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According to a new report, Syria sought permission from Iraq last month to ship attack helicopters being refurbished by Russia through Iraqi airspace. But while it is unclear whether the shipments ever occurred – unlike eight shipments of Syrian currency sent from Russia that was revealed earlier this week – the reports, taken together, indicate an increasing level of desperation on the part of President Bashar al-Assad's regime.
Nonprofit investigative journalist organization ProPublica reports today that according to flight request documents, Syria has made multiple requests of Iraq for the helicopter-shipment overflights, including flights that were scheduled to leave Moscow on Nov. 21 and Nov. 28. ProPublica does not disclose how it obtained the flight request documents and writes that their authenticity could not be verified.
The organization reports that the two November flights did not appear to take place as scheduled according to a photographer on the scene at the Moscow airport, though it is not clear whether they went through at a different time. ProPublica's documents indicate two more flights are scheduled for Dec. 3 and Dec. 6.
Iraq's permission for the flights to pass through its airspace are critical for Syria, as it would allow shipments of arms from Russia to circumvent Turkey's airspace. Turkey effectively closed its airspace to Syria last month and, along with European Union sanctions, has almost completely cut off the Syrian government's access to foreign arms shipments.
ProPublica adds that the overflight-request documents "show that Baghdad has requested several times to inspect other Syrian flights that were going to pass over Iraq from Iran and Russia, something that US officials confirmed to ProPublica."
If Iraq is indeed helping the US to cut off arms to Syria, the Assad regime could be left with very few avenues to receive the weapons it needs to maintain its military superiority over the rebels.
There are also signs of financial problems. ProPublica reported earlier this week, also using flight requests, that Russia had sent eight planeloads of Syrian currency to Damascus by an equally circuitous route over Iraq. Even if the Russian shipments in ProPublica's documents did get through, Russian experts say that they do not provide a significant boost to the Syrian government.
Andrey Baklitsky of the PIR Center, an independent Moscow think tank, says that there is no sign that modern Russian helicopters are being sent to Syria. "There is no information about any new Russian contracts with Syria, nor any information of a Syrian delegation coming to sign it," Mr. Baklitsky says."Big contracts involving big sums of money usually are not secret and become known, but we have no such information."
"The issue is whether there is anything new" in the documents, Baklitsky says, pointing out that the shipments appear to solely be for refurbished old Russian models. There is no sign either in the shipment documents or on the battlefield of new Russian helicopters being deployed to Syria, he adds.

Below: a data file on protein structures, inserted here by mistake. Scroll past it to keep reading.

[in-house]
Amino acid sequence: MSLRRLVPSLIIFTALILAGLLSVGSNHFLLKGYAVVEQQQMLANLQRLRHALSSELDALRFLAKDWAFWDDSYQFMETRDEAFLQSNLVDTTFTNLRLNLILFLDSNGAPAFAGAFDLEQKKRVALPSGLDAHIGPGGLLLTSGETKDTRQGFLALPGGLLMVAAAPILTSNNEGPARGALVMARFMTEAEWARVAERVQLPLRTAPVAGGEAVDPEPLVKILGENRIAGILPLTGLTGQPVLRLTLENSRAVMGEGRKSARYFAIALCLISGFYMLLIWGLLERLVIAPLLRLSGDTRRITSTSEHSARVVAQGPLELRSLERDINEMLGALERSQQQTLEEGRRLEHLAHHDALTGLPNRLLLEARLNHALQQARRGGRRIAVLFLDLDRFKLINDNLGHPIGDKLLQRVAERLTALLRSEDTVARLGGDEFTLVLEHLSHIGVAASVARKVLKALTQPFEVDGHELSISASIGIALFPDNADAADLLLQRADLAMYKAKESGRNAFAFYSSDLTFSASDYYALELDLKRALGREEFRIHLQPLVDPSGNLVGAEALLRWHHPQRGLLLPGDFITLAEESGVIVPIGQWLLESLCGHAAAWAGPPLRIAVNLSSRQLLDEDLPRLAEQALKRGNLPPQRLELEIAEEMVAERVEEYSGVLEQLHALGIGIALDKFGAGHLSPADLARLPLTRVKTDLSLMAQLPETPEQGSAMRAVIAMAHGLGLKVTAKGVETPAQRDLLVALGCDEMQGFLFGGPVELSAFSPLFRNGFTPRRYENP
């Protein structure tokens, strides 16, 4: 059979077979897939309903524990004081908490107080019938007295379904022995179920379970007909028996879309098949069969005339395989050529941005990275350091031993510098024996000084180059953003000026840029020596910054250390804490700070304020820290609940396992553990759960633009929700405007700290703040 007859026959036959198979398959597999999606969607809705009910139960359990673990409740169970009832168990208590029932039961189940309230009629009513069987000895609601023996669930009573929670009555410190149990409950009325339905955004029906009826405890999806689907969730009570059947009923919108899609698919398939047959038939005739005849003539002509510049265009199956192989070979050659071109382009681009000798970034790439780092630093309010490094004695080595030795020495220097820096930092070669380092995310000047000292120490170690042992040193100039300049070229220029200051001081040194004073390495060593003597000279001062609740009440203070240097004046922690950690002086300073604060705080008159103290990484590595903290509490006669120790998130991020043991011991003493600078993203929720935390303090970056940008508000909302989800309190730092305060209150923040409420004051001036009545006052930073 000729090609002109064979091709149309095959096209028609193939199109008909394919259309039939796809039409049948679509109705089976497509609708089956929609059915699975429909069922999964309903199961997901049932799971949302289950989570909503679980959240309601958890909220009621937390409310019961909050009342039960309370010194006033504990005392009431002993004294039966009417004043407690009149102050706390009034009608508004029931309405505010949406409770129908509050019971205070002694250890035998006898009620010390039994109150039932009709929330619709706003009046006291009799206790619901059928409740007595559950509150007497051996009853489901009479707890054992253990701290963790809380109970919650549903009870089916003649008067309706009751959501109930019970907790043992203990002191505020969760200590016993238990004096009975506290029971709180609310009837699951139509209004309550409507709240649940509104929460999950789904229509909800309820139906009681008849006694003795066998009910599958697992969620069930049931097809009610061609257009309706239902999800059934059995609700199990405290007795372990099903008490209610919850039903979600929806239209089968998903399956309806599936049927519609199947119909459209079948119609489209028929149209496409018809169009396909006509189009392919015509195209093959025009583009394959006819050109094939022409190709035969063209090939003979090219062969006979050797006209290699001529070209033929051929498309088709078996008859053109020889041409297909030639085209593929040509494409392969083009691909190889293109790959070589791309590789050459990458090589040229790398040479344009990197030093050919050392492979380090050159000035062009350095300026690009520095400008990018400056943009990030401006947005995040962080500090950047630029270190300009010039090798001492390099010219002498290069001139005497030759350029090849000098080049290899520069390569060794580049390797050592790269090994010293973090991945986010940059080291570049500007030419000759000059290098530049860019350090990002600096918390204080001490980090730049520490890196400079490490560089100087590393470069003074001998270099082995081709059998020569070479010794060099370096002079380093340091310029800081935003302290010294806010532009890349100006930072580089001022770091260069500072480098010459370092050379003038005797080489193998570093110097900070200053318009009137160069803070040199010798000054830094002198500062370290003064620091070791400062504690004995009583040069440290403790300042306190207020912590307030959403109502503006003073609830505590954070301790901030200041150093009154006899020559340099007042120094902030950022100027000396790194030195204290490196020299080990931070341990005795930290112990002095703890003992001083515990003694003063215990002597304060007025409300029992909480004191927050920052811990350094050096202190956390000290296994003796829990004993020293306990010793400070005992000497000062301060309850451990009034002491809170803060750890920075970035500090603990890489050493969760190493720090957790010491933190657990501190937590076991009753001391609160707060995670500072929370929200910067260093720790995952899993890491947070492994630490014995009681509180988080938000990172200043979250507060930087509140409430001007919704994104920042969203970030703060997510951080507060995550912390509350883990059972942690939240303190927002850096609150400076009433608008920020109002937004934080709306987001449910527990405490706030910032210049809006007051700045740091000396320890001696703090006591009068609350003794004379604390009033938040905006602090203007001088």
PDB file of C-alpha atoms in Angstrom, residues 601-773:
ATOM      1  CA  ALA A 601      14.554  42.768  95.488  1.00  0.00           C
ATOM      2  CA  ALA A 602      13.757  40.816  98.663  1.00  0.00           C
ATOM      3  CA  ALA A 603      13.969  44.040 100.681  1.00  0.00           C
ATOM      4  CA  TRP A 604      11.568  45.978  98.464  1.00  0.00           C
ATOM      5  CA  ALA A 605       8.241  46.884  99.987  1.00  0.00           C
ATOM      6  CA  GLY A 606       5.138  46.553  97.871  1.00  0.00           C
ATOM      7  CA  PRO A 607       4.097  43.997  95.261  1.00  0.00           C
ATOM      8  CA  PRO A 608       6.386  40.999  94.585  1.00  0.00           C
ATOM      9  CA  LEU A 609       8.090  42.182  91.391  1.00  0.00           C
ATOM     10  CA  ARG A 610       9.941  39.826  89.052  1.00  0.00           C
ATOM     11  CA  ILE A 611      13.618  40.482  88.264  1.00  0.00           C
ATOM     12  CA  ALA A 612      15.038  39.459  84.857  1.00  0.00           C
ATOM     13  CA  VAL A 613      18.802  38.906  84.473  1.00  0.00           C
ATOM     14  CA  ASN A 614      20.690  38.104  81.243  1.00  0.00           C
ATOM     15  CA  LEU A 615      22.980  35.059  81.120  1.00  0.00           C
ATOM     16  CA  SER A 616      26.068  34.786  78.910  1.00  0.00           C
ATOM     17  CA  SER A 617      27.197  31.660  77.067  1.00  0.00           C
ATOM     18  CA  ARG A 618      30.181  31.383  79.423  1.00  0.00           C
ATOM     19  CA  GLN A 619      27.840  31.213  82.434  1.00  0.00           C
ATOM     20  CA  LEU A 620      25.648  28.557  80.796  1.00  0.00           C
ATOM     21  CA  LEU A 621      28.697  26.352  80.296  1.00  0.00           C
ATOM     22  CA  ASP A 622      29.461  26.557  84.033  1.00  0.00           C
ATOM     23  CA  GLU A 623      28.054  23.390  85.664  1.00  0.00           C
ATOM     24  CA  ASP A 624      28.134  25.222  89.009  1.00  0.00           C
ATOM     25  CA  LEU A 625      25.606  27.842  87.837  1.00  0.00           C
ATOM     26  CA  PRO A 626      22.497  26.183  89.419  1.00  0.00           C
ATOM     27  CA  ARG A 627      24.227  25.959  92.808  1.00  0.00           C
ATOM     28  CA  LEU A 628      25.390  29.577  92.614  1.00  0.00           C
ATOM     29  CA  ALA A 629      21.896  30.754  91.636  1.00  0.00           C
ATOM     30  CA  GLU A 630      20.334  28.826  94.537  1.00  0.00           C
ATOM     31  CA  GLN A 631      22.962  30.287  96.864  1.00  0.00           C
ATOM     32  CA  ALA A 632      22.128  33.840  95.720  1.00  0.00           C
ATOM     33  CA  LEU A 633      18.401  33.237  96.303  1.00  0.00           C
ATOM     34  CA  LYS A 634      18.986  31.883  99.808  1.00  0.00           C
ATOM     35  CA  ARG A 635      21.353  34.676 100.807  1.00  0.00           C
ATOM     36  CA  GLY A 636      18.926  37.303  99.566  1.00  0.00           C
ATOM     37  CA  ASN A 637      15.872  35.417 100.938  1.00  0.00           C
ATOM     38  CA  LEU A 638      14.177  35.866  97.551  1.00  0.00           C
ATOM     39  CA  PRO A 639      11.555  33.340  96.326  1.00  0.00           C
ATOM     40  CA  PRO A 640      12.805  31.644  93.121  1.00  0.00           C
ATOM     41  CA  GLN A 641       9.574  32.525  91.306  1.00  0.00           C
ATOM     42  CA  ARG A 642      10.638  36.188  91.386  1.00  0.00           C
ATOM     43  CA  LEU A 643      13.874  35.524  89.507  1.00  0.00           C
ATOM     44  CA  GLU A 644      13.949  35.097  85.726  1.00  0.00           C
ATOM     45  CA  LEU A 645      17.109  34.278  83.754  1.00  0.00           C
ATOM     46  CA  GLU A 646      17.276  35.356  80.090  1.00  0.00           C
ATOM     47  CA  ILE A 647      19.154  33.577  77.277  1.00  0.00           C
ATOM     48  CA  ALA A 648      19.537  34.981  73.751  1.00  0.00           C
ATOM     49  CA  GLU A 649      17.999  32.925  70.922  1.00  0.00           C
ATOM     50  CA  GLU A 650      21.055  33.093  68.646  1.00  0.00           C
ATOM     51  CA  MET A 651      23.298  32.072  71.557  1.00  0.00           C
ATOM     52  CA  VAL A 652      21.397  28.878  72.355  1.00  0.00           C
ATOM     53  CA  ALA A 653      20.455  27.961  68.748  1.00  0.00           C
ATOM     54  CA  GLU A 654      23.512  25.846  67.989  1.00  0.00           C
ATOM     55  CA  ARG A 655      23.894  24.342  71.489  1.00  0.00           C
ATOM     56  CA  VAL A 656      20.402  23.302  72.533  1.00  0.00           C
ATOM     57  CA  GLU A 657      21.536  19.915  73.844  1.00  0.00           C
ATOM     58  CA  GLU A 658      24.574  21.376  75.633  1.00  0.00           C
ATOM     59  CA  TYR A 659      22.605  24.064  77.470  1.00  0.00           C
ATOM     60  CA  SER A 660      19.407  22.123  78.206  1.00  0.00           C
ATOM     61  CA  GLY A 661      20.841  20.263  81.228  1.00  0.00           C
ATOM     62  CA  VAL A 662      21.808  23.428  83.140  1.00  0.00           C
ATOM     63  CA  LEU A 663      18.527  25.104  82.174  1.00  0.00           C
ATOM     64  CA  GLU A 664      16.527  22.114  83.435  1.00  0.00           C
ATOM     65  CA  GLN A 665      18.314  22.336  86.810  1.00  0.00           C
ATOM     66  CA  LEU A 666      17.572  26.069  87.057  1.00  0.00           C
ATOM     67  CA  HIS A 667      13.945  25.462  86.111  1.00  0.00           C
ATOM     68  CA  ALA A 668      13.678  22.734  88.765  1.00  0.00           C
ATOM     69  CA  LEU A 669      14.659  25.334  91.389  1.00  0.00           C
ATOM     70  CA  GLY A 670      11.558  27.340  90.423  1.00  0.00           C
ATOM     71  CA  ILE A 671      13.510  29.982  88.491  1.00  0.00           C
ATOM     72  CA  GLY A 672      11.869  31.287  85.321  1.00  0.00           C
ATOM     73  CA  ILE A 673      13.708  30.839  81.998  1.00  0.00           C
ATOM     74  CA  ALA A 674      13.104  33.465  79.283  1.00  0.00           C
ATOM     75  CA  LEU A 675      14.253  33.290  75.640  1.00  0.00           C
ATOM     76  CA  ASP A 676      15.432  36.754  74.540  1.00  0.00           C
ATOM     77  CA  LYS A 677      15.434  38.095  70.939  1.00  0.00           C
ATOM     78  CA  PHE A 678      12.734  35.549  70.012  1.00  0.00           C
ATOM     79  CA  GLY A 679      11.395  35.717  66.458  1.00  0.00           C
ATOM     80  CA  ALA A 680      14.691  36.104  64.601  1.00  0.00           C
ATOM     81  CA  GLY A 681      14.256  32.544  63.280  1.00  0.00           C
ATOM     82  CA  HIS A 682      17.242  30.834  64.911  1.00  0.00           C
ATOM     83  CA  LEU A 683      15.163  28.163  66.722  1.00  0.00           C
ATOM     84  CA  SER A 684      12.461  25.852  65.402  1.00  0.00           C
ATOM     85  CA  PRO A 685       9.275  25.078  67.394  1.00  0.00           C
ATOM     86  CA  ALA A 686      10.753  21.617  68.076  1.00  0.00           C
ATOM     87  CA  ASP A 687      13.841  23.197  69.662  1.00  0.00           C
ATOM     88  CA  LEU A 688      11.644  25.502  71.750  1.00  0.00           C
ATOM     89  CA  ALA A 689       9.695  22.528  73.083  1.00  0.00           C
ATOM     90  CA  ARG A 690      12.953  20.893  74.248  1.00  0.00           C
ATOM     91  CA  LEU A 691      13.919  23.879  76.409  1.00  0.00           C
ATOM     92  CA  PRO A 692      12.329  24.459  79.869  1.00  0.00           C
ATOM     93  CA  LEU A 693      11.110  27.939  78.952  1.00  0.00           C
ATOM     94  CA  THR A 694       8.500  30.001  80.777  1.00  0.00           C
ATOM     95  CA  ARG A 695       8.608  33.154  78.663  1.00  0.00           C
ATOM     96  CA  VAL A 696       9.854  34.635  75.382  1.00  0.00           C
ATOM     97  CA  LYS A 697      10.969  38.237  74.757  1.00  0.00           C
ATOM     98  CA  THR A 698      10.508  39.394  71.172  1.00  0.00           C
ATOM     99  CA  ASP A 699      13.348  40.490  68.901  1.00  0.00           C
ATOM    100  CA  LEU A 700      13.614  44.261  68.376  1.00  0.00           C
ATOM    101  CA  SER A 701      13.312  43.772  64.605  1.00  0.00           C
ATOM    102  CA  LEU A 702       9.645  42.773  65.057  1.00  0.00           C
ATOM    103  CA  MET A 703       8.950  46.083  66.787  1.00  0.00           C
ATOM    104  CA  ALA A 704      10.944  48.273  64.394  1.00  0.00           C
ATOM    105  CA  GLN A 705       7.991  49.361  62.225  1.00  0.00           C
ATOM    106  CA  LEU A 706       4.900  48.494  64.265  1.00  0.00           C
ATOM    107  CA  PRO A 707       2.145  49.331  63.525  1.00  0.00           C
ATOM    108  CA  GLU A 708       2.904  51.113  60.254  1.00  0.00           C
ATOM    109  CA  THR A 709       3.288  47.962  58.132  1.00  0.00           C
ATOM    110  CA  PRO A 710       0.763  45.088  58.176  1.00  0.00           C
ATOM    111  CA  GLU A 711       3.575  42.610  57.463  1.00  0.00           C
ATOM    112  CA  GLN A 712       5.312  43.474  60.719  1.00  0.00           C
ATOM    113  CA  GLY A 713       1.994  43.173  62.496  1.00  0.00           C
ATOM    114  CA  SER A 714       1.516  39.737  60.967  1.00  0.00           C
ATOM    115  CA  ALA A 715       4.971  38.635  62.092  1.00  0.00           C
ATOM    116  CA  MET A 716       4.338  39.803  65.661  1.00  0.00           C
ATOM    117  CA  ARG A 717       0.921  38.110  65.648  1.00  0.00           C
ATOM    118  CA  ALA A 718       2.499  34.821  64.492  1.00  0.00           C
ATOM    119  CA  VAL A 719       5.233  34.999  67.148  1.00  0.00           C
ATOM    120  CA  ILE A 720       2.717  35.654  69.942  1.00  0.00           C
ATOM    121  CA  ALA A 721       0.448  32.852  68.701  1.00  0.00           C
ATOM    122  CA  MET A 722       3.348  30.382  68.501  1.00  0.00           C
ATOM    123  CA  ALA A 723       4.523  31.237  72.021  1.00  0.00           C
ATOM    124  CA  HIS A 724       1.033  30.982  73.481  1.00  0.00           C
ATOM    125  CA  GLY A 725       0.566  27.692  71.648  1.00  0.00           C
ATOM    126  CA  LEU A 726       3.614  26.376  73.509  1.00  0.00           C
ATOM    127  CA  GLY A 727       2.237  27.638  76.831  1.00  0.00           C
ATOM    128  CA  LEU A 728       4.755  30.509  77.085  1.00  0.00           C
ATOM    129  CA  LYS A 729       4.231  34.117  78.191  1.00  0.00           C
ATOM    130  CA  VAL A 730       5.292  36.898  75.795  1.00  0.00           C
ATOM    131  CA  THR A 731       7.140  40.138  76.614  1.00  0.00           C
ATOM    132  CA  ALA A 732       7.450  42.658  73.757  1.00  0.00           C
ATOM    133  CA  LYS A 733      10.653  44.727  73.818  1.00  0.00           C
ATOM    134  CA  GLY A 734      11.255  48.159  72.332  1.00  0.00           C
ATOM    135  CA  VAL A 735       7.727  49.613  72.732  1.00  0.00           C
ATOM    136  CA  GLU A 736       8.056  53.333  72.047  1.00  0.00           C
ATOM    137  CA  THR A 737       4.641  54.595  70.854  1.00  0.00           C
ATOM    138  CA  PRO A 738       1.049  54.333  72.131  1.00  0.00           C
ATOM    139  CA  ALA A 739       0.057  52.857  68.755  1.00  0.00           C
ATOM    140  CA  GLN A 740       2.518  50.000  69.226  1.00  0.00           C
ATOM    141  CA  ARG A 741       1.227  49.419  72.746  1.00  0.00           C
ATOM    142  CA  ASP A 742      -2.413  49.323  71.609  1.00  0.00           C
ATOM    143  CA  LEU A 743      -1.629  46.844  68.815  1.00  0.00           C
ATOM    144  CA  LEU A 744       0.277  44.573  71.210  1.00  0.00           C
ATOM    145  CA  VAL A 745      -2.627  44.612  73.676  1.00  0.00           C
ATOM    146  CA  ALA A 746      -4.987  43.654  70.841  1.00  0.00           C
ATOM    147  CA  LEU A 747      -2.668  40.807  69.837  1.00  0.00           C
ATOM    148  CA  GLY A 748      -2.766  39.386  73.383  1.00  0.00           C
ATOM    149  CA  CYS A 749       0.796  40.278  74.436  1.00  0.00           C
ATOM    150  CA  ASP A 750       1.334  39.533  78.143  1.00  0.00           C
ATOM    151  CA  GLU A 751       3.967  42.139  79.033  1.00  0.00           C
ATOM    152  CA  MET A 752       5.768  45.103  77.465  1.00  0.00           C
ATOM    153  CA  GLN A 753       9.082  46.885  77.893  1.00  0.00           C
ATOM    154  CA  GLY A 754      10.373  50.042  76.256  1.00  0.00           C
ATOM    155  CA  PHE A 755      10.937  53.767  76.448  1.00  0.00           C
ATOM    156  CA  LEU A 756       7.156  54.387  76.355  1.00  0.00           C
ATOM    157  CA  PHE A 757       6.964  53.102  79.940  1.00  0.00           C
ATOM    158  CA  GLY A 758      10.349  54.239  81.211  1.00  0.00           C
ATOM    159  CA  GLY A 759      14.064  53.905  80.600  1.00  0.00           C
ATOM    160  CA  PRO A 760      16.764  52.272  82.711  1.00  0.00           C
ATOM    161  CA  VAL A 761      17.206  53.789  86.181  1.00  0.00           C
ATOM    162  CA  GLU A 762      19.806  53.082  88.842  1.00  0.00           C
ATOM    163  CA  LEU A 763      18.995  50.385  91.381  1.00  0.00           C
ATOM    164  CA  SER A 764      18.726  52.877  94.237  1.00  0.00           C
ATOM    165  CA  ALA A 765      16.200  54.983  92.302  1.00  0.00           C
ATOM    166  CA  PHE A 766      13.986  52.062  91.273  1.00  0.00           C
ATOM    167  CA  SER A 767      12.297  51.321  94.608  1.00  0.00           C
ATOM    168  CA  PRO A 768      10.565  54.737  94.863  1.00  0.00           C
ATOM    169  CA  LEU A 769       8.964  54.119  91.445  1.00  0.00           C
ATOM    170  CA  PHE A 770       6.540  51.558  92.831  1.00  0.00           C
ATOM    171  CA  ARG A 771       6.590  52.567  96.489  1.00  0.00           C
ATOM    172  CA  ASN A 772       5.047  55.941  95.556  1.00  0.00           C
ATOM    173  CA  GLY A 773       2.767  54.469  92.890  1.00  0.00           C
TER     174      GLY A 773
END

"Helicopters delivered by Russia in its time were [models] Mi-8, Mi-17, and Mi-24. [A helicopter rebels recently] knocked down in Aleppo was Mi-8, an old model [the] Russian army doesn't have now. If it were a Mi-28 or Ka-52 then we could suppose that there might have been some new deliveries, but as it is, we cannot."
Rick Francona, the US air attaché to Syria in the 1990s, told ProPublica that using a cargo plane instead of a ship to transport the refurbished helicopters suggests the Assad regime is desperate.
“If they’re willing to use an IL-76 [cargo plane] to bring one or two helicopters back, that tells me they need these right now,” he said. “Rather than getting it there in 10 days, it gets there in five hours. You can pull it out, reattach the blades and have in the air the next day.”
And Sazhin Vladimir, a senior researcher at the Institute of Eastern Studies of the Russian Academy of Science, says that the currency shipments uncovered earlier this week by ProPublica don't really help Syria.
"Syria doesn't need these banknotes now, it needs dollars and euros. It will not help Syria to have more Syrian money," Mr. Vladimir says. He adds that foreign aid to President Assad, both from Russia and from long-time ally Iran, seems to be drying up.
"The key issue for Syria is the economy. It is completely destroyed," Vladimir says. "Iran did help Syria a lot, with arms and money. Over the last six months they sent 10 billion dollars to Assad's regime. But this 'river' has already drained; Iran has its own problems to attend to."
"I do not have concrete data, but I do not think Russia is helping Syria a great deal now. First, if such thing is happening, it will soon become known, and second, any oppositional force that will come to power next will hardly like that."
"Probably Russia would like to help Syria morally, but the problem is that Assad's regime is doomed. It is a question of time when it is going to collapse."